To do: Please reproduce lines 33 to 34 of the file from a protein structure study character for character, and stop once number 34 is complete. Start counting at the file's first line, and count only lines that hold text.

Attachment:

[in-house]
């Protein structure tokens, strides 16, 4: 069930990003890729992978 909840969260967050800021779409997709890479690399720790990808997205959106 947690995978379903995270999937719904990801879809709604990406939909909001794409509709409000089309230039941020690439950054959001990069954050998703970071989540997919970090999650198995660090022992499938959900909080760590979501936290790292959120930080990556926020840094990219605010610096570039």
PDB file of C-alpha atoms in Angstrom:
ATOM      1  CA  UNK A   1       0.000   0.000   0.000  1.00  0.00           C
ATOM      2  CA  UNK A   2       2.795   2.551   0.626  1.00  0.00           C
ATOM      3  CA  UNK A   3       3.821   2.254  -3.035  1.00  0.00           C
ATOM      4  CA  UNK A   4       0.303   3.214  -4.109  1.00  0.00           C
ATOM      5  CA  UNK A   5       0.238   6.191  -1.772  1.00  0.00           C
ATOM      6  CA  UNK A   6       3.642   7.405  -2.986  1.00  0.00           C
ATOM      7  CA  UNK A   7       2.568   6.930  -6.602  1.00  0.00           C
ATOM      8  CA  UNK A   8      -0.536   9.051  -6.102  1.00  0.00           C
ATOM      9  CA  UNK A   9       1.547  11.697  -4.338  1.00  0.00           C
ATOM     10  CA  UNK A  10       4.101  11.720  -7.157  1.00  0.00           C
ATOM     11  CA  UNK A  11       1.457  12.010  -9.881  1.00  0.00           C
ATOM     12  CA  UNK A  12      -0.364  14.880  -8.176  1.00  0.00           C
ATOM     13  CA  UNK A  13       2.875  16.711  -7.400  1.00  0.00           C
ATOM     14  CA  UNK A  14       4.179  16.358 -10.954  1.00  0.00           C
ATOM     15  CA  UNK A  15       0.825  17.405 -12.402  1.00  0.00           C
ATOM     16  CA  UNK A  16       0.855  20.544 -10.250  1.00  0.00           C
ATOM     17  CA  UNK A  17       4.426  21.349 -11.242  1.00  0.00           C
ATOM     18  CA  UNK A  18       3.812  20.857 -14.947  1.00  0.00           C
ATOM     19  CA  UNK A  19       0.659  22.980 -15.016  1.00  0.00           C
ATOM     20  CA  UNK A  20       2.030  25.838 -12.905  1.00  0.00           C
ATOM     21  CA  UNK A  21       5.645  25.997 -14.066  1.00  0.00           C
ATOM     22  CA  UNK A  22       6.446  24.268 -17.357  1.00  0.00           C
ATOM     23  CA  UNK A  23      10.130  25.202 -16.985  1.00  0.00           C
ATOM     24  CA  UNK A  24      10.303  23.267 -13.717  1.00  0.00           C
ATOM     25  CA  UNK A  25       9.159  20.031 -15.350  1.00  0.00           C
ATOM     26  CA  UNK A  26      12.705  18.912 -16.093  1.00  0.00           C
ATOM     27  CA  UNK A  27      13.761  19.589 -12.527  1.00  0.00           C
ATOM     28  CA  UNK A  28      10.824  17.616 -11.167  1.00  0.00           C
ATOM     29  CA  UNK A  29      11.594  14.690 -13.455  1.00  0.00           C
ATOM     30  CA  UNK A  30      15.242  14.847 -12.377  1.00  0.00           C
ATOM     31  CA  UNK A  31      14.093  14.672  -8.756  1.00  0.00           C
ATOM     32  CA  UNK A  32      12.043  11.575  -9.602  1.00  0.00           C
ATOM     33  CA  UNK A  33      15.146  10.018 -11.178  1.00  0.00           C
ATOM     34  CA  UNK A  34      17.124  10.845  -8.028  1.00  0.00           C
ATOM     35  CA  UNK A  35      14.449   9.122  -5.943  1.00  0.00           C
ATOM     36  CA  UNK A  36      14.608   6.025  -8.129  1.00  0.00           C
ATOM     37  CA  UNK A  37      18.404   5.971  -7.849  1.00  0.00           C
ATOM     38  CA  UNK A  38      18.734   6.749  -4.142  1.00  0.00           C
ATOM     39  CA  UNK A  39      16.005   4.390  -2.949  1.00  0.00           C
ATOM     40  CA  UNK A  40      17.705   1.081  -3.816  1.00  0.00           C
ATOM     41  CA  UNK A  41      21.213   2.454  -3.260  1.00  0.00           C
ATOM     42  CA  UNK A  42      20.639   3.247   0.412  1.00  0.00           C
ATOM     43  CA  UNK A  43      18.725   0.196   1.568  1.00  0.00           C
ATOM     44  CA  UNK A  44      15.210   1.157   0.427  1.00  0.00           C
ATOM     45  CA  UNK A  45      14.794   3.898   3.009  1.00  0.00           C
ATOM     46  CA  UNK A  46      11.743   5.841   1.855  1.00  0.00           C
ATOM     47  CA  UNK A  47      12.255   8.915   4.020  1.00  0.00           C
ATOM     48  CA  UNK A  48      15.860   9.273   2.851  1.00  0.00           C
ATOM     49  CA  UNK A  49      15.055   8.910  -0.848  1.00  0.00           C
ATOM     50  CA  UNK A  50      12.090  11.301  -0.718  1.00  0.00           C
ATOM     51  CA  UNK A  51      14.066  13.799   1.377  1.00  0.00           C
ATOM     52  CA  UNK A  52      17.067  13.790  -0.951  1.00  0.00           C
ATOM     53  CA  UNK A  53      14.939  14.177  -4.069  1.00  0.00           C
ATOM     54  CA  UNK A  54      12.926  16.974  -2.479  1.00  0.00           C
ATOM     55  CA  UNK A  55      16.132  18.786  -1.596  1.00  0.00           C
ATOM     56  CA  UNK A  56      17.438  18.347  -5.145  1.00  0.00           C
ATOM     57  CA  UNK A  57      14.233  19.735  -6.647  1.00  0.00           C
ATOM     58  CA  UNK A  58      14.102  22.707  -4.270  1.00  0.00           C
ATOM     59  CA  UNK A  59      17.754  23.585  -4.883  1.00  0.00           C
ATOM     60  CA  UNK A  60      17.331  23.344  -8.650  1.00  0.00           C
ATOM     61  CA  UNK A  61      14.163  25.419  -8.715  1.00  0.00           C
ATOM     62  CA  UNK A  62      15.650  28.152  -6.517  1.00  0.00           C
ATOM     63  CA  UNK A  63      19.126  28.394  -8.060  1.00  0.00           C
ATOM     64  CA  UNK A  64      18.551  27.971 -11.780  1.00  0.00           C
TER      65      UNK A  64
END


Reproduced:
ATOM     30  CA  UNK A  30      15.242  14.847 -12.377  1.00  0.00           C
ATOM     31  CA  UNK A  31      14.093  14.672  -8.756  1.00  0.00           C